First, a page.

[00:22:19] Racheal Allen: Absolutely. So, it's like, all of the different shows, all of the different networks. A lot of these shows have cult-like followings. And so, I think there are so many people, particularly we've gotten into like podcasts about it, which I really love as well. But I do think that there is this just really strong attraction to the storytelling, right? So, Keith Morrison has got to be my favorite person of all of them. It's the voice, the tone, the way the stories are told. But also, in a way that I think gives empathy to victims on both sides of the crime. And I just think that the way that those stories are told with such care is just really important.
[00:23:01] Sanjay Parekh: Yeah. Okay. Let's get back to business and entrepreneurship before we lose listeners thinking like, why am I listening to a true crime podcast all of a sudden?
Let's talk about the systems and technology and apps that you use. You already mentioned ChatGPT that you absolutely love. What are some others that you use and have implemented that you would absolutely recommend to others who are running their own business?
[00:23:27] Racheal Allen: For sure. So, we actually teach a course in operations school where we learn all about systems. And I like to say that there are different systems that you need to run different parts of your business. As an example, a very important tool to use is some type of customer relationship manager or a CRM. That's going to help you track things like the conversations that you're having with people. It might keep track of all of your projects in one place. And so, for that, I like to say that you need a system to manage your projects. So, we use apps like monday.com to help us really keep track of all of the nuanced things that go into managing those projects. I love a system like QuickBooks and bill.com to manage our invoicing, our accounts payable, our accounts receivable.
I even use Calendly. It's something I do use every single day, and I play this game where if I'm working with someone, I typically share my Calendly link first, and now you got to work around my schedule. And so, I love that I'm always looking for apps and technology to solve the problems that I face, but I also try to really encourage folks that there is an app to solve every problem that you have in your business. We tend to default to a place of doing something that's more manual or adding people to solve a problem. I typically look through the world through a lens of what technology already exists. So that I can solve my problem quicker and more efficiently and spend less time thinking about these kinds of things.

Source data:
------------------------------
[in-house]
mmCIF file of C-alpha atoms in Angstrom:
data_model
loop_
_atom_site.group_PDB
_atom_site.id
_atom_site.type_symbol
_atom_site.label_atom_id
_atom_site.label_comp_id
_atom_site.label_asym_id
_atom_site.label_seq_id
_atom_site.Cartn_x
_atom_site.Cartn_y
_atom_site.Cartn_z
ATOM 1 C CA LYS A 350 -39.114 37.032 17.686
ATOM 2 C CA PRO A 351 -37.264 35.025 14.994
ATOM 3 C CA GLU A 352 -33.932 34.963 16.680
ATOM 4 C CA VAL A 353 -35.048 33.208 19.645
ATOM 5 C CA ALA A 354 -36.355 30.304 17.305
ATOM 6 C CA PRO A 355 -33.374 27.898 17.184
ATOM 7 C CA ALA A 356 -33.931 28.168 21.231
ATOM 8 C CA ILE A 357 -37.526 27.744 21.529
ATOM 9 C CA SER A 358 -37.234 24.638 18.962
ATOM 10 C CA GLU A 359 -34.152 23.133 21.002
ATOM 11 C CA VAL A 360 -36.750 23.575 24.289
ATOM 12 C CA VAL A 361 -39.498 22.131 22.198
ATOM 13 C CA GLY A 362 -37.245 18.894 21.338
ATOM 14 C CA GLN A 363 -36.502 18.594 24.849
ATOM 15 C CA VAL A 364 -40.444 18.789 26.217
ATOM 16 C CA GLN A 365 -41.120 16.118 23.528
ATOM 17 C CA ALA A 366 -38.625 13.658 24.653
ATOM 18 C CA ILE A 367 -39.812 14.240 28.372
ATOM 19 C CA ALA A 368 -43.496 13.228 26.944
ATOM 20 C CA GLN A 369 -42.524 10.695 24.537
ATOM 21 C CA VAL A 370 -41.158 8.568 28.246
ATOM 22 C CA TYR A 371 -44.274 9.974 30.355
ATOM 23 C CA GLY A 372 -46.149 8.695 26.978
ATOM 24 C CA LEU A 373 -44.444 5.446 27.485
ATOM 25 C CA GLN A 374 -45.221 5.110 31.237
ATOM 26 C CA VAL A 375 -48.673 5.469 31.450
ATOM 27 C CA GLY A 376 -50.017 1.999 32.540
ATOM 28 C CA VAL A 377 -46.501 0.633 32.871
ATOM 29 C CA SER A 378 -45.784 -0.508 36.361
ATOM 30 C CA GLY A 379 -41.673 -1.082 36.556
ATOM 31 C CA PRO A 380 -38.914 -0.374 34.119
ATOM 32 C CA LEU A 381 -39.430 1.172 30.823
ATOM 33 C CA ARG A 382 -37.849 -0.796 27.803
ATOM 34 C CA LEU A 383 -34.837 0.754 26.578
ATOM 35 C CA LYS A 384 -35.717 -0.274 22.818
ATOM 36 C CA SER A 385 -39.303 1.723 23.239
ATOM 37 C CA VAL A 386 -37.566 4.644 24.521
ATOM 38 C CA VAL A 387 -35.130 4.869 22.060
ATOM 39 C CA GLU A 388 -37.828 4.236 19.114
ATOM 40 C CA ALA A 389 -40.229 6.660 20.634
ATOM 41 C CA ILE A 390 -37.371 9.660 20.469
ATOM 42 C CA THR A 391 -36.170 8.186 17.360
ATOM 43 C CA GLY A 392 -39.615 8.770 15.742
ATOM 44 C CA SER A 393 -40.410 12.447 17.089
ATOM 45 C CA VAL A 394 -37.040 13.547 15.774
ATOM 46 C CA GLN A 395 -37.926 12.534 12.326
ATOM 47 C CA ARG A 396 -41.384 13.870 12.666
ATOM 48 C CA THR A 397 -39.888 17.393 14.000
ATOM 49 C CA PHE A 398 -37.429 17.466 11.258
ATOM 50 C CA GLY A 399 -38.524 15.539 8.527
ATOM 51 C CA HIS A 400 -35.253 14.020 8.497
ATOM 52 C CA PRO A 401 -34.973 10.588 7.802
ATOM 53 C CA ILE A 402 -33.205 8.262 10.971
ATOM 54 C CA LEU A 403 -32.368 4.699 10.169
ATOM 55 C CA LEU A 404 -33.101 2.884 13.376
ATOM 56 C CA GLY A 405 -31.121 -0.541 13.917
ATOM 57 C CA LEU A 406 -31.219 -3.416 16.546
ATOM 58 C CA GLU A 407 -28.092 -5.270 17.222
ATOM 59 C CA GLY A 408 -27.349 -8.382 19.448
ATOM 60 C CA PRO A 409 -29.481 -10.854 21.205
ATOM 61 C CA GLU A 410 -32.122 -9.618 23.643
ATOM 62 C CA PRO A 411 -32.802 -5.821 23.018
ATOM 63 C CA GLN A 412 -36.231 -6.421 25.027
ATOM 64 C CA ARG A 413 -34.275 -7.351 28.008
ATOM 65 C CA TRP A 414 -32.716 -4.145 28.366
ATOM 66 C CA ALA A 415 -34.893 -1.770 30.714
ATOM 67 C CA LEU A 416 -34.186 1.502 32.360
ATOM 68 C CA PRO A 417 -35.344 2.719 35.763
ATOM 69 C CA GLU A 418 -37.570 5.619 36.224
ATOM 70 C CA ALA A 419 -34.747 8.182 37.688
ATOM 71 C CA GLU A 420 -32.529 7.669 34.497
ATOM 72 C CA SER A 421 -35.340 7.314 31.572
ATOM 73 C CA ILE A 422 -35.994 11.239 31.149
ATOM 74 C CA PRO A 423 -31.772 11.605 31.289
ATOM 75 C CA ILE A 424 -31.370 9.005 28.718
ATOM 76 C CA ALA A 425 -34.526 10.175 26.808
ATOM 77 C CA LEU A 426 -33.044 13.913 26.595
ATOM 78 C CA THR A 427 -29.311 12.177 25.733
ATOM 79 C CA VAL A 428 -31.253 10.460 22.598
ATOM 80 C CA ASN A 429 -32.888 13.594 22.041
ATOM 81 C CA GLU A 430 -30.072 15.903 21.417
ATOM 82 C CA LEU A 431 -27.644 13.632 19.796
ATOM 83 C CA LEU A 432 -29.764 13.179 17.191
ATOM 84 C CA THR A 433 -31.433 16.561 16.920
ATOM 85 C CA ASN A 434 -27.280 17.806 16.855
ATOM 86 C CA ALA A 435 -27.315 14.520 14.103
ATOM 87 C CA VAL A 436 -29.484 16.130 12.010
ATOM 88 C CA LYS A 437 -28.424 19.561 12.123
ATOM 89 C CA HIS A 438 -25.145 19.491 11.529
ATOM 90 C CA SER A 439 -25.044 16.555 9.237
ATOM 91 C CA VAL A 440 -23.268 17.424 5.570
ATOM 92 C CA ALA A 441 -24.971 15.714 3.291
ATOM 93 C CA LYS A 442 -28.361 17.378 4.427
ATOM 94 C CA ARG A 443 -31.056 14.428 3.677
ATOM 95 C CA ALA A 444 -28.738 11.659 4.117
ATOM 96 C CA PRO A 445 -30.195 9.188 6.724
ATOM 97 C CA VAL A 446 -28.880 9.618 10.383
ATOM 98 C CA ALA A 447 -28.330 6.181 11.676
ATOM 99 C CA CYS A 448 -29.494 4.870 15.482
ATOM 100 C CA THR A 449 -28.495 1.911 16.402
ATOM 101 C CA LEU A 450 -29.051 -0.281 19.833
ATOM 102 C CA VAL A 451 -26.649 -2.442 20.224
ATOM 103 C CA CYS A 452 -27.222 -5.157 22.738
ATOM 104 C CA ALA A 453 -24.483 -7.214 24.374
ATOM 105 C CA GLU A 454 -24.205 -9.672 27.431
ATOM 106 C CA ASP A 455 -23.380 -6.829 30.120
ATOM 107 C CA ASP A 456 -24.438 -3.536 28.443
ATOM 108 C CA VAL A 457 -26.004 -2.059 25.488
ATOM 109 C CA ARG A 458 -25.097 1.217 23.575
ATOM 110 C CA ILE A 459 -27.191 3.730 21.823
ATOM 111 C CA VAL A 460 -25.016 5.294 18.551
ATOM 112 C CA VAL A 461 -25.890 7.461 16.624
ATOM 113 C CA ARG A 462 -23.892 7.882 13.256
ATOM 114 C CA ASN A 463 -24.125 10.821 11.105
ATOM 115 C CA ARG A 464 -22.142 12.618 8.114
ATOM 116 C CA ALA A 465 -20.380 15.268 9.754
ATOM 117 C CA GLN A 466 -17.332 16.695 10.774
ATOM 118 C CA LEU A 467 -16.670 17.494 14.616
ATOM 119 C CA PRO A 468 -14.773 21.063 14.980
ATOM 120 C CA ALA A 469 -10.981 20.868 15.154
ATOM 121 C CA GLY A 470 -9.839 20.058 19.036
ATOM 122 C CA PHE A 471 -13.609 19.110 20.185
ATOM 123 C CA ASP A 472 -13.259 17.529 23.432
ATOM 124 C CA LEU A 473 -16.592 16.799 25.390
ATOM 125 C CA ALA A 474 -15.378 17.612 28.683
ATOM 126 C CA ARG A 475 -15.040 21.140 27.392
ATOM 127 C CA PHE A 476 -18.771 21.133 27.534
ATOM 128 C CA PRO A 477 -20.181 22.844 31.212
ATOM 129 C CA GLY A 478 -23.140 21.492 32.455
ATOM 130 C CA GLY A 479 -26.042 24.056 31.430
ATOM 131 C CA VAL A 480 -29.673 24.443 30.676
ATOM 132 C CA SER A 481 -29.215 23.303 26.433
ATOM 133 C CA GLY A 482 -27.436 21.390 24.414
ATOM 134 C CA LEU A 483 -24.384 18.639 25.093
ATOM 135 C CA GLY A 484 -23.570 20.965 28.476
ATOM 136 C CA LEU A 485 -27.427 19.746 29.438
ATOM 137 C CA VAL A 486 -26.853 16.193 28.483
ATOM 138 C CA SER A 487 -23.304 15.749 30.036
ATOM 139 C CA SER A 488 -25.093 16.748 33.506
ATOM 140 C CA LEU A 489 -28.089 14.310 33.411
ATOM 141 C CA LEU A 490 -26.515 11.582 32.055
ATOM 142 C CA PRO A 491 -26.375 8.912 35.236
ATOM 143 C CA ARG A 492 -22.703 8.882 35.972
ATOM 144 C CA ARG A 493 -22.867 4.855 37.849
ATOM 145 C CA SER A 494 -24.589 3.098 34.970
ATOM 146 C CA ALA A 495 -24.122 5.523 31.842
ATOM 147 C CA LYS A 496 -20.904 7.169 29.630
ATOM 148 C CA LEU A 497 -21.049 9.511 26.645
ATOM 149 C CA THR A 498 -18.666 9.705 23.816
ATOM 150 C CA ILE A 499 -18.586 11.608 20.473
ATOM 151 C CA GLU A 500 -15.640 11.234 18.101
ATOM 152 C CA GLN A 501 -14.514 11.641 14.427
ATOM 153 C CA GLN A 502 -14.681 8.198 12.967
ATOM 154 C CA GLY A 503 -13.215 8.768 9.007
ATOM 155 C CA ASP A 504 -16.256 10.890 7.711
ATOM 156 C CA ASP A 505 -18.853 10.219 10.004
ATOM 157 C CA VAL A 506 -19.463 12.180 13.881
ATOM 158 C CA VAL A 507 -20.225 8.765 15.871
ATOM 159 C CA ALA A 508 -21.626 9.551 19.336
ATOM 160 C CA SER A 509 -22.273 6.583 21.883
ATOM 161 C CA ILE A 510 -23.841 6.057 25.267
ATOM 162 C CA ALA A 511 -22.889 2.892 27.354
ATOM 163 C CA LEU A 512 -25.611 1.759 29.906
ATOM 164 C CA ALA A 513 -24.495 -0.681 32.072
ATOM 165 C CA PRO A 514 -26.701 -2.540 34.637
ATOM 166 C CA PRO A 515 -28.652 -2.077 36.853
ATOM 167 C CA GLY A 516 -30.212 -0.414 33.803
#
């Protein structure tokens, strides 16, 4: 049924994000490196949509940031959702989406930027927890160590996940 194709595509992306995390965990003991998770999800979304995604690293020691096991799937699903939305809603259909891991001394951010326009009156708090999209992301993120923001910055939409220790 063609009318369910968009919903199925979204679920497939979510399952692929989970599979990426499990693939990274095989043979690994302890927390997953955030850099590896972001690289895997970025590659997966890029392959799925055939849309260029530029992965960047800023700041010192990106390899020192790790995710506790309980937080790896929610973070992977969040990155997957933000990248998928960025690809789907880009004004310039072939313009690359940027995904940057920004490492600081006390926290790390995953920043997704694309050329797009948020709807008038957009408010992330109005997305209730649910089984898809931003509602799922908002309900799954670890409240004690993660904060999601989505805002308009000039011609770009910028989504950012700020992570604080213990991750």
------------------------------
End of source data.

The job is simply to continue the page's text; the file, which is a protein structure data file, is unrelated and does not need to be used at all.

[00:24:55] Sanjay Parekh: Yeah, that's great advice. Okay, so thinking now, you've been an entrepreneur for quite some time. If you could go back in time and do something differently, what would that be and why?
[00:25:12] Racheal Allen: Oh wow. If I could go back in time and do something differently, I would've taken a bet on myself and stepped out into full-time consultancy sooner. I think I thought that I needed more degrees or more corporate experience, but my intuition has always been one of my best tools in leadership. And I've always had the same passion for supporting entrepreneurs and organizations today that I did 20 years ago. I think that particularly for women of color and for black women in particular, imposter syndrome is real. And so, when we look at, can I have a six- or a seven-figure business, we think I have to have all of these other credentials and letters behind our name and all of these other things. And I got to tell you, I was one of those people. I am super accomplished as it relates to awards and accolades and all of those things. So, to a certain degree, I needed that to continue to build credibility for the work that I do.
But knowing what I know now, I would've taken a bet on myself sooner. And the same way that I had to get to the end of my corporate career, to cash out my savings, quit a corporate job, and do this big scary thing, I would've done it sooner. I would've done it less afraid, with less money, less responsibilities. And I just would've simply done it sooner. And so, I think that when I meet people who are in that place that I was, where the job is burning them out, not living up to your fullest potential is burning you out. Those are signs that it's time to just take that leap. But most importantly, when you're betting on yourself, you can't lose. So, knowing that today, I would've just taken the leap sooner.
[00:26:50] Sanjay Parekh: Yeah, that, that is great advice. And I think we see this all the time, right? It is a scary thing. But I think you got to think about what's the downside, right? Like, you can always go and get a job again, right? Like it's not like it's a one-way street that once you quit your job and become an entrepreneur, that you can never go back, right? Somebody will take you back or you just got to find the right place if things don't work out and then, give it another try maybe later on down the road. So, you've been working with companies and helping with their ops and things like that for quite some time. What's one of the biggest mistakes that companies make in dealing with their operations?